Tearing of Vaginal Tissue under Biaxial Loading: Implications for Women's Health
Around 80% of women experience vaginal tears during labor when the diameter of the vagina must increase from ~2.5 cm to ~9.5 cm to allow the passage of a full-term baby. Vaginal tears vary from superficial cuts of the mucosal lining to tears propagating through the entire vaginal wall and into the surrounding tissues and organs. Complications associated with vaginal tears include postpartum hemorrhaging, fecal incontinence, urinary incontinence, and dyspareunia. Beyond the agonizing pain, these complications are emotionally and psychologically traumatic for women. Prevention, evaluation, and treatment of vaginal tears and subsequent conditions are limited due to the lack of studies examining the mechanical behavior of the pelvic floor tissues. Therefore, the mechanical response of healthy and torn vaginal tissue is investigated here to establish quantitative metrics for maternal healthcare.
Toward this end, swine and rat vaginal tissue is subjected to biaxial loads until tearing to reveal its mechanical properties. The resulting large inhomogeneous deformations are measured by the digital image correlation optical method to calculate material strain. The influence of these strains near to and far from the immediate vicinity of the tears on the tearing behavior is studied. Coupling mechanisms of the mechanical properties in the circumferential and axial directions as well as their effect on the nature of tear resistance is studied. Collagen fibers, the component within tissue responsible for its strength under tension, are imaged using a multiphoton microscopy technique known as second-harmonic generation imaging to investigate the change in organization with mechanical loading. Furthermore, imaging is performed in the near-regions of tears to reveal the relationship between collagen fibers and tearing resistance. The data collected through these studies provide new knowledge on the nonlinear elastic behavior of vaginal tissue, the geometrical and micro-structural characteristics of tears, and the mechanisms that contribute to the formation and propagation of tears.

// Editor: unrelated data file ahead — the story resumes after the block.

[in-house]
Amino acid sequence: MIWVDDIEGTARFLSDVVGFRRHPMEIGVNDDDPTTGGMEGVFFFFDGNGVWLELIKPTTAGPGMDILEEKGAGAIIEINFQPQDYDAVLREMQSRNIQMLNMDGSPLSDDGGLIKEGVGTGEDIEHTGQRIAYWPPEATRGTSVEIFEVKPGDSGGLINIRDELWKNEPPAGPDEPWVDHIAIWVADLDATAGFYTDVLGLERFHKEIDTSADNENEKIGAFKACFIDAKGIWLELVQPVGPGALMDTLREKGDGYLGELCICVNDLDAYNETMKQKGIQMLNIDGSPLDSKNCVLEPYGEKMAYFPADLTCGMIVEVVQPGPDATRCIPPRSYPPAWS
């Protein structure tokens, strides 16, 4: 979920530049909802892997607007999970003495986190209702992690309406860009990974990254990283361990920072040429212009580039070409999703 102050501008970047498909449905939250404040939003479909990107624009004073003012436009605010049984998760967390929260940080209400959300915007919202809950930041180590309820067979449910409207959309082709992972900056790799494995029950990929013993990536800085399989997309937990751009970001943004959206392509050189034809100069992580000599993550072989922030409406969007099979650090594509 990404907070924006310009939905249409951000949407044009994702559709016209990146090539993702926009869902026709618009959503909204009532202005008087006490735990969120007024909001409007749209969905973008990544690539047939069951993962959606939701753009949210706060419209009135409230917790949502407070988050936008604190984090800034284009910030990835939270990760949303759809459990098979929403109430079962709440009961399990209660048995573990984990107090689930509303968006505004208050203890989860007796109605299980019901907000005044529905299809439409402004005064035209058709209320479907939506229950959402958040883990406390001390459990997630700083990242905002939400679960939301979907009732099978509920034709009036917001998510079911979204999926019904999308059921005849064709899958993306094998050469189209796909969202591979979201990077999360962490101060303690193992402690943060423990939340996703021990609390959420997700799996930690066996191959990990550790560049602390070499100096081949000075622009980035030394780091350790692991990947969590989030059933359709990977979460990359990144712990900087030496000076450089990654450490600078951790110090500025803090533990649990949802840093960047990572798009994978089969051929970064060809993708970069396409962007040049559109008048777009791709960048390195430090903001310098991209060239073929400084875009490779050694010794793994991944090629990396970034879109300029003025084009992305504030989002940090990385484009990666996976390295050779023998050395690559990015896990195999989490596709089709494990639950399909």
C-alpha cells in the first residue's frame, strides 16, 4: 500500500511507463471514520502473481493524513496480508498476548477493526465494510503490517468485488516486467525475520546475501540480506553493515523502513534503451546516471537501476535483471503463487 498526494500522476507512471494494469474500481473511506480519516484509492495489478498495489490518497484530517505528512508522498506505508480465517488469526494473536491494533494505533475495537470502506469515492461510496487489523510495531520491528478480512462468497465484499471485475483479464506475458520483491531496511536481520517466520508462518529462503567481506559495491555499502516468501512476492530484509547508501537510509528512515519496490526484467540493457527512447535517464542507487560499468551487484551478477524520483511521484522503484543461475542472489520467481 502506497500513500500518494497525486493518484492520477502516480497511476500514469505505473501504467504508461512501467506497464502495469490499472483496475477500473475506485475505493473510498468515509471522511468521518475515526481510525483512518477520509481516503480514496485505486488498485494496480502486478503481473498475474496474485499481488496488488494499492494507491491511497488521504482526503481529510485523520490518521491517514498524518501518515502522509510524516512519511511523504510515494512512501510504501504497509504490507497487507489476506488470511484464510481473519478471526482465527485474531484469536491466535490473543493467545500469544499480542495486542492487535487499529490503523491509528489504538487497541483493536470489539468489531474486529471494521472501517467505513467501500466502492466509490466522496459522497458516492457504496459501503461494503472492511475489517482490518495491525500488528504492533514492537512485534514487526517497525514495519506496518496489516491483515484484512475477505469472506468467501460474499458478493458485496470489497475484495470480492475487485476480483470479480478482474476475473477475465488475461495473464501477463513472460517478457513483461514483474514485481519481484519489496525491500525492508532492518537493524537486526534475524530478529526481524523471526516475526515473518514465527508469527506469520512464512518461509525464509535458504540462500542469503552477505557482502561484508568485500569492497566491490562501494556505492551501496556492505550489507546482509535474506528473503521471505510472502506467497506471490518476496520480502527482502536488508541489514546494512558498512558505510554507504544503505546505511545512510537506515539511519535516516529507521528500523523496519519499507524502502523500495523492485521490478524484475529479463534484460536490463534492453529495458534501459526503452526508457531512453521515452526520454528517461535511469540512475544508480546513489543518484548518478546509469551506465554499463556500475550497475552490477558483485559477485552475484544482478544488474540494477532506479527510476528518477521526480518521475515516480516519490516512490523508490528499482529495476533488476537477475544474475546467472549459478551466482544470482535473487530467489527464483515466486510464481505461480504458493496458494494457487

The mechanical properties and tearing mechanisms of vaginal tissue will be crucial in developing new prevention and treatment methods for maternal trauma following childbirth. Episiotomy, late-term stretching, surgical treatment with graft materials and other protocols will all benefit from a mechanically-informed perspective. It is our hope that this work will raise awareness to the serious complexities of pelvic floor trauma and encourage a more refined and systematic approach to the inspection, imaging, and treatment of all vaginal tears following delivery.
This work was supported in part by the National Science Foundation fund #1511603 and the Institute for Critical Technology and Sciences at Virginia Tech.